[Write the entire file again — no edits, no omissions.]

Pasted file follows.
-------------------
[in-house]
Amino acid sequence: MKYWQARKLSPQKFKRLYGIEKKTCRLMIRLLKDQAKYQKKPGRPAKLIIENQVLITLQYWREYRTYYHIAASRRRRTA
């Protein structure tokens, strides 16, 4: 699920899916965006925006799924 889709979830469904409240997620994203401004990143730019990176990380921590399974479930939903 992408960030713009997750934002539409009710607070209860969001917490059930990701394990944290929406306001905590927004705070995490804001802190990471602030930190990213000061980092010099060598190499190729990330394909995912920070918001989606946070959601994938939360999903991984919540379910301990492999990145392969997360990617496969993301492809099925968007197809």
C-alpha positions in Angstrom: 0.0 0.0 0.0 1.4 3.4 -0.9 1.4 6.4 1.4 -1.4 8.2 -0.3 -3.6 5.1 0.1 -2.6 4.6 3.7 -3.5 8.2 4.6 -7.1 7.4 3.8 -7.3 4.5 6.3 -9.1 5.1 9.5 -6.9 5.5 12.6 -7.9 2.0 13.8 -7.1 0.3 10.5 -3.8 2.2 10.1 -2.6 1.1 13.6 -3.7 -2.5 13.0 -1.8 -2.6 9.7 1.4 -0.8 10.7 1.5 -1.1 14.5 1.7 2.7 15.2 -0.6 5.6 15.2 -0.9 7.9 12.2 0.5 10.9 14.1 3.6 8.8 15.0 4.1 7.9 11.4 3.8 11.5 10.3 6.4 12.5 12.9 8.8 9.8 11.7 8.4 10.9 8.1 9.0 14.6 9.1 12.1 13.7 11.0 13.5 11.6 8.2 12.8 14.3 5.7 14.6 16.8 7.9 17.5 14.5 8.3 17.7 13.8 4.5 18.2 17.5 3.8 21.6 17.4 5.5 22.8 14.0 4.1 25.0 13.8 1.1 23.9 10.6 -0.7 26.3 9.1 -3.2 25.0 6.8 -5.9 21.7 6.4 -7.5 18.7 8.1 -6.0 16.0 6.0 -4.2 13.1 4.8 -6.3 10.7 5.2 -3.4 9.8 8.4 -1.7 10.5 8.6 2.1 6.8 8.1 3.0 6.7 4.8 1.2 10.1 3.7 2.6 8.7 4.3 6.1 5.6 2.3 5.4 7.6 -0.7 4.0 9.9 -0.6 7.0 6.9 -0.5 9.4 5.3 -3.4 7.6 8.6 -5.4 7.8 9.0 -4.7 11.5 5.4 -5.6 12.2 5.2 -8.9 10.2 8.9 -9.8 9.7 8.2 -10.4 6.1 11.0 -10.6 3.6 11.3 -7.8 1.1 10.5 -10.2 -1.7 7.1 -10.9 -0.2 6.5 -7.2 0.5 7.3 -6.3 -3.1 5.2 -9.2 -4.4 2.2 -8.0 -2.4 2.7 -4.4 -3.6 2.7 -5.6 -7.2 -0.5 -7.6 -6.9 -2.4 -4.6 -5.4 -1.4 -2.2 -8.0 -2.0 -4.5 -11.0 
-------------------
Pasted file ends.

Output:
[in-house]
Amino acid sequence: MKYWQARKLSPQKFKRLYGIEKKTCRLMIRLLKDQAKYQKKPGRPAKLIIENQVLITLQYWREYRTYYHIAASRRRRTA
């Protein structure tokens, strides 16, 4: 699920899916965006925006799924 889709979830469904409240997620994203401004990143730019990176990380921590399974479930939903 992408960030713009997750934002539409009710607070209860969001917490059930990701394990944290929406306001905590927004705070995490804001802190990471602030930190990213000061980092010099060598190499190729990330394909995912920070918001989606946070959601994938939360999903991984919540379910301990492999990145392969997360990617496969993301492809099925968007197809």
C-alpha positions in Angstrom: 0.0 0.0 0.0 1.4 3.4 -0.9 1.4 6.4 1.4 -1.4 8.2 -0.3 -3.6 5.1 0.1 -2.6 4.6 3.7 -3.5 8.2 4.6 -7.1 7.4 3.8 -7.3 4.5 6.3 -9.1 5.1 9.5 -6.9 5.5 12.6 -7.9 2.0 13.8 -7.1 0.3 10.5 -3.8 2.2 10.1 -2.6 1.1 13.6 -3.7 -2.5 13.0 -1.8 -2.6 9.7 1.4 -0.8 10.7 1.5 -1.1 14.5 1.7 2.7 15.2 -0.6 5.6 15.2 -0.9 7.9 12.2 0.5 10.9 14.1 3.6 8.8 15.0 4.1 7.9 11.4 3.8 11.5 10.3 6.4 12.5 12.9 8.8 9.8 11.7 8.4 10.9 8.1 9.0 14.6 9.1 12.1 13.7 11.0 13.5 11.6 8.2 12.8 14.3 5.7 14.6 16.8 7.9 17.5 14.5 8.3 17.7 13.8 4.5 18.2 17.5 3.8 21.6 17.4 5.5 22.8 14.0 4.1 25.0 13.8 1.1 23.9 10.6 -0.7 26.3 9.1 -3.2 25.0 6.8 -5.9 21.7 6.4 -7.5 18.7 8.1 -6.0 16.0 6.0 -4.2 13.1 4.8 -6.3 10.7 5.2 -3.4 9.8 8.4 -1.7 10.5 8.6 2.1 6.8 8.1 3.0 6.7 4.8 1.2 10.1 3.7 2.6 8.7 4.3 6.1 5.6 2.3 5.4 7.6 -0.7 4.0 9.9 -0.6 7.0 6.9 -0.5 9.4 5.3 -3.4 7.6 8.6 -5.4 7.8 9.0 -4.7 11.5 5.4 -5.6 12.2 5.2 -8.9 10.2 8.9 -9.8 9.7 8.2 -10.4 6.1 11.0 -10.6 3.6 11.3 -7.8 1.1 10.5 -10.2 -1.7 7.1 -10.9 -0.2 6.5 -7.2 0.5 7.3 -6.3 -3.1 5.2 -9.2 -4.4 2.2 -8.0 -2.4 2.7 -4.4 -3.6 2.7 -5.6 -7.2 -0.5 -7.6 -6.9 -2.4 -4.6 -5.4 -1.4 -2.2 -8.0 -2.0 -4.5 -11.0 